I will try to keep this specific to this game and not go into the general state of gaming (as that is another whole article for another day) suffice to say that those of you lamenting the current state of gaming really have nobody to blame but yourselves.
I have never been one to buy into the bullshit criticism of “There are not enough mature games on the Wii” as I am more concerned about there being good games available on the various platforms rather than types or genres of games, but scan through any gaming forum and taking out the dipshit 8-15 year olds and their asinine comments, you will still find a somewhat valid criticism that there are not enough games on the Wii catering to adult gamers specifically.
I say somewhat because looking at violence/gore standard for the Wii, 2009 saw the release of Madworld, House of the Dead: Overkill (a take on the grindhouse style of cinema from the 70’s - which holds the record for the most amount of swearing in a videogame), Dead Space: Extraction, and Resident Evil: The Darkside Chronicles, and three of those games are on-rails shooters.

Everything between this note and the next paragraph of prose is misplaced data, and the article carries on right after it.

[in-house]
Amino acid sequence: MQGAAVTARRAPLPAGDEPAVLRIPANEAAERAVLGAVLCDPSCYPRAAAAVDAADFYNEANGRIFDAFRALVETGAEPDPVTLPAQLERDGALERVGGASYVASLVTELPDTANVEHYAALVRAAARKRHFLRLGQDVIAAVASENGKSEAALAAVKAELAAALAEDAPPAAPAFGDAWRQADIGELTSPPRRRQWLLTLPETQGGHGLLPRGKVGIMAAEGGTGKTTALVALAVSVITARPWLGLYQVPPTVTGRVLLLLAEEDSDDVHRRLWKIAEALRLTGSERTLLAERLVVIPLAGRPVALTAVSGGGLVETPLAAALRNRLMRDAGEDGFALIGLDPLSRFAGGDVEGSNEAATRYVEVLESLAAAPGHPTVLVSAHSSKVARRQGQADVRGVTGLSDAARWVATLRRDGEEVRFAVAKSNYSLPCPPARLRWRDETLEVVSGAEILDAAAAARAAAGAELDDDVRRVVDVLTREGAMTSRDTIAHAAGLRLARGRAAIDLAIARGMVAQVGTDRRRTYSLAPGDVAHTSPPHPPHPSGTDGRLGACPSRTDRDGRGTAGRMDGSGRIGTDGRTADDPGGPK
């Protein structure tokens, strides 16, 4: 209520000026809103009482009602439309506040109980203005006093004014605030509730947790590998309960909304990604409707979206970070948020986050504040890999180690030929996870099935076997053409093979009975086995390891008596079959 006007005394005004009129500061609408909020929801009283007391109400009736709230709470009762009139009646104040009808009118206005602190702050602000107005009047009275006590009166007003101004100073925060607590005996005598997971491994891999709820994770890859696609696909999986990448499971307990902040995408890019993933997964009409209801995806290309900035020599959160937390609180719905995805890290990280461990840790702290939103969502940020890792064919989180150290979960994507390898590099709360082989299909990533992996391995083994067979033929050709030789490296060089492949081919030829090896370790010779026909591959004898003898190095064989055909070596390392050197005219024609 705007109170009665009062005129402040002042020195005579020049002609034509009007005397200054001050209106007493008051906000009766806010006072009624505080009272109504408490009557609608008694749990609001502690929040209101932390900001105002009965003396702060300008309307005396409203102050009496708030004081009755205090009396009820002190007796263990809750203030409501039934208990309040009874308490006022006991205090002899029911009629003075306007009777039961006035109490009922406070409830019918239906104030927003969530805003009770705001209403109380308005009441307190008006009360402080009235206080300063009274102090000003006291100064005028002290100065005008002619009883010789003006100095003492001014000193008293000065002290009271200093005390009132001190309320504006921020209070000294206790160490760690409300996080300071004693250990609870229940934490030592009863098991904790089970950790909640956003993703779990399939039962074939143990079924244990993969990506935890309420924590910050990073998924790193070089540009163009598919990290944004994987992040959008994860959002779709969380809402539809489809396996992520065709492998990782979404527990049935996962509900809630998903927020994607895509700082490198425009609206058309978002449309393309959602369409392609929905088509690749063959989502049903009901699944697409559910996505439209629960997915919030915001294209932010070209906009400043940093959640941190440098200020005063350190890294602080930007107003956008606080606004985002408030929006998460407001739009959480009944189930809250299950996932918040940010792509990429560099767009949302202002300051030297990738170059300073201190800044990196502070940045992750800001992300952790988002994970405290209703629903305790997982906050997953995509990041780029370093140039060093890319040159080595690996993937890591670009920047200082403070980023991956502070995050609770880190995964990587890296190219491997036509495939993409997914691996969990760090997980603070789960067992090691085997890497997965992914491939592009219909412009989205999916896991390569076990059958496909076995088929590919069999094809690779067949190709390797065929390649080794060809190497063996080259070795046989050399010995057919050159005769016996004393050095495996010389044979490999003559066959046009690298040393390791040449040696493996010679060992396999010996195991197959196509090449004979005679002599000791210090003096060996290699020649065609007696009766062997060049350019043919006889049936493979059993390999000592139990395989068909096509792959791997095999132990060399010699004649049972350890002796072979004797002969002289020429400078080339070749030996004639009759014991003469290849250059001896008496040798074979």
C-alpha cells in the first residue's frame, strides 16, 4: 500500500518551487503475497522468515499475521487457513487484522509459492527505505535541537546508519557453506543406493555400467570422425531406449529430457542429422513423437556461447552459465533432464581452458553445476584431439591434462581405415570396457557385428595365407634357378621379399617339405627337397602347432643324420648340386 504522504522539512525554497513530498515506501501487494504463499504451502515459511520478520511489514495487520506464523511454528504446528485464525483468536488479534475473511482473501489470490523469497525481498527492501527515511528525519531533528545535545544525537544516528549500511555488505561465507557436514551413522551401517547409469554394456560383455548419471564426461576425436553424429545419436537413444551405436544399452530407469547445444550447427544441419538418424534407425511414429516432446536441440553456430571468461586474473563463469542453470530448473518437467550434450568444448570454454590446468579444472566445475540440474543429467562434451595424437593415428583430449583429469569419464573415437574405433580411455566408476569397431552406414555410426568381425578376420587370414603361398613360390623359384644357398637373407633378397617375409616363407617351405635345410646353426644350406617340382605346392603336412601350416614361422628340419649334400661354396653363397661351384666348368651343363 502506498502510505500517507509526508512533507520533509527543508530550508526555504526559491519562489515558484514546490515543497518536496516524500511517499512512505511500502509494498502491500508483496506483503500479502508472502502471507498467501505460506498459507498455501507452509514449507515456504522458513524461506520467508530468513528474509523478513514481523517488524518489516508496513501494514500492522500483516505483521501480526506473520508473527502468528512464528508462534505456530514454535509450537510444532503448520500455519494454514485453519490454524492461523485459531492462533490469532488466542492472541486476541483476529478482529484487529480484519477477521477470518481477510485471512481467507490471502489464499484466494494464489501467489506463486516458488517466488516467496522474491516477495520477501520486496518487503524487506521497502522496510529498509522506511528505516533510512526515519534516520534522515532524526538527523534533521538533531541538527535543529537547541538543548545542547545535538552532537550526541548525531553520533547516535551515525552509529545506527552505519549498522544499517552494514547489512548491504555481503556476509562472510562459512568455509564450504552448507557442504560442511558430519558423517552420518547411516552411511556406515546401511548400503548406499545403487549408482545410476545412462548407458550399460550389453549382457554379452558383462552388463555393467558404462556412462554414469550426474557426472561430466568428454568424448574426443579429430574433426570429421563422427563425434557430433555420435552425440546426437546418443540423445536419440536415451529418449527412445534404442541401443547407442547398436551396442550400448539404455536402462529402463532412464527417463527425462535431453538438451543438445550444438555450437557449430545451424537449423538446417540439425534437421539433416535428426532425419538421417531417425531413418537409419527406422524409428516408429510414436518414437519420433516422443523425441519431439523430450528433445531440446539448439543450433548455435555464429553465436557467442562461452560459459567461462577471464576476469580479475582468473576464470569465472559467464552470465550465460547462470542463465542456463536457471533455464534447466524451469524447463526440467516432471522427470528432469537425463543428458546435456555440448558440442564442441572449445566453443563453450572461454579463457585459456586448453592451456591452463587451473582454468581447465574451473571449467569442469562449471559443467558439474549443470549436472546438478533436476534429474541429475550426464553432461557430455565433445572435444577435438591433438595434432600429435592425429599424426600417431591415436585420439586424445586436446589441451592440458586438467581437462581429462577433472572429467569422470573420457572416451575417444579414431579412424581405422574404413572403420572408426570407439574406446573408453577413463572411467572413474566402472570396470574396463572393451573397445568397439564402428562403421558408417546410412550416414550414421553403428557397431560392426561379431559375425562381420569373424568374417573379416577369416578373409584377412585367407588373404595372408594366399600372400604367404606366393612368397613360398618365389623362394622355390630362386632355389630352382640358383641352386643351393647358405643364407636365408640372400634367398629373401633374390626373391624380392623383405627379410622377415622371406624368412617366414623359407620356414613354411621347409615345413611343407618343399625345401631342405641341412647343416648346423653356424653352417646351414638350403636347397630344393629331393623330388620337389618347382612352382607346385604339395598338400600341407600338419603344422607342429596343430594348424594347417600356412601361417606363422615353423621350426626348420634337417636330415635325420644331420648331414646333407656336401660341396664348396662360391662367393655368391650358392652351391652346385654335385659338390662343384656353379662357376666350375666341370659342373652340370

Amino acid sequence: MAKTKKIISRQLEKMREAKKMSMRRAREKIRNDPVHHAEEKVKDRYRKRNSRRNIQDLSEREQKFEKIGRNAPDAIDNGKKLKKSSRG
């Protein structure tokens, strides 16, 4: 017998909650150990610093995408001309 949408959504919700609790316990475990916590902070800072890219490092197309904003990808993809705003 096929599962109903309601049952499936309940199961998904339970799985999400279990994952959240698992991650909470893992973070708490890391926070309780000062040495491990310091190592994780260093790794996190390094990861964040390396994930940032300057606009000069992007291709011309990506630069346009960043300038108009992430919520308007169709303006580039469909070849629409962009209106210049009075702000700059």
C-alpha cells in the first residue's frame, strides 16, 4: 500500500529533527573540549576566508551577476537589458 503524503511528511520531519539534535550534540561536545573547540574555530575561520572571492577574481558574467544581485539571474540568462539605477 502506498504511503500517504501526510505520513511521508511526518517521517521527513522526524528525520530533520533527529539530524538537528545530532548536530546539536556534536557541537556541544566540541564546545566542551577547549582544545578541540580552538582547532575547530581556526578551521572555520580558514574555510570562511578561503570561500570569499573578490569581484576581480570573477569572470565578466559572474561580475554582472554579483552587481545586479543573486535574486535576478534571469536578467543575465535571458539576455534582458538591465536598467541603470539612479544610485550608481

So along comes Madworld, something totally different and unique, and most people overlook it. Well no more.
Madworld is a great game. A most distinctive visual style, tight controls, juicy sound effects, and best of all, horrific and gory violence woven amongst a damn fine and intriguing story, something generally completely foreign from these types of games that usually end up using the violence as a substitute for story and gameplay.
A group of terrorists known as "The Organizers" take over Varrigan City, releasing a virus and claiming that any person who kills someone will be given an antidote thus setting the stage for the Death Watch games, a Running Man style game show where contestants fight to kill and maim each other, one eventually being declared Death Watch Champion, that happens every few years.
You take on the role of Jack, who appears to be working with officials to rescue the Mayor’s daughter. You gain a sponsor who organizes the betting on your good self and off you go but as the game progresses, it is revealed that Jack has his own agenda for being there, as does your sponsor, and indeed even the whole set up and purpose of these particular Death Watch games is different to what has traditionally been the case.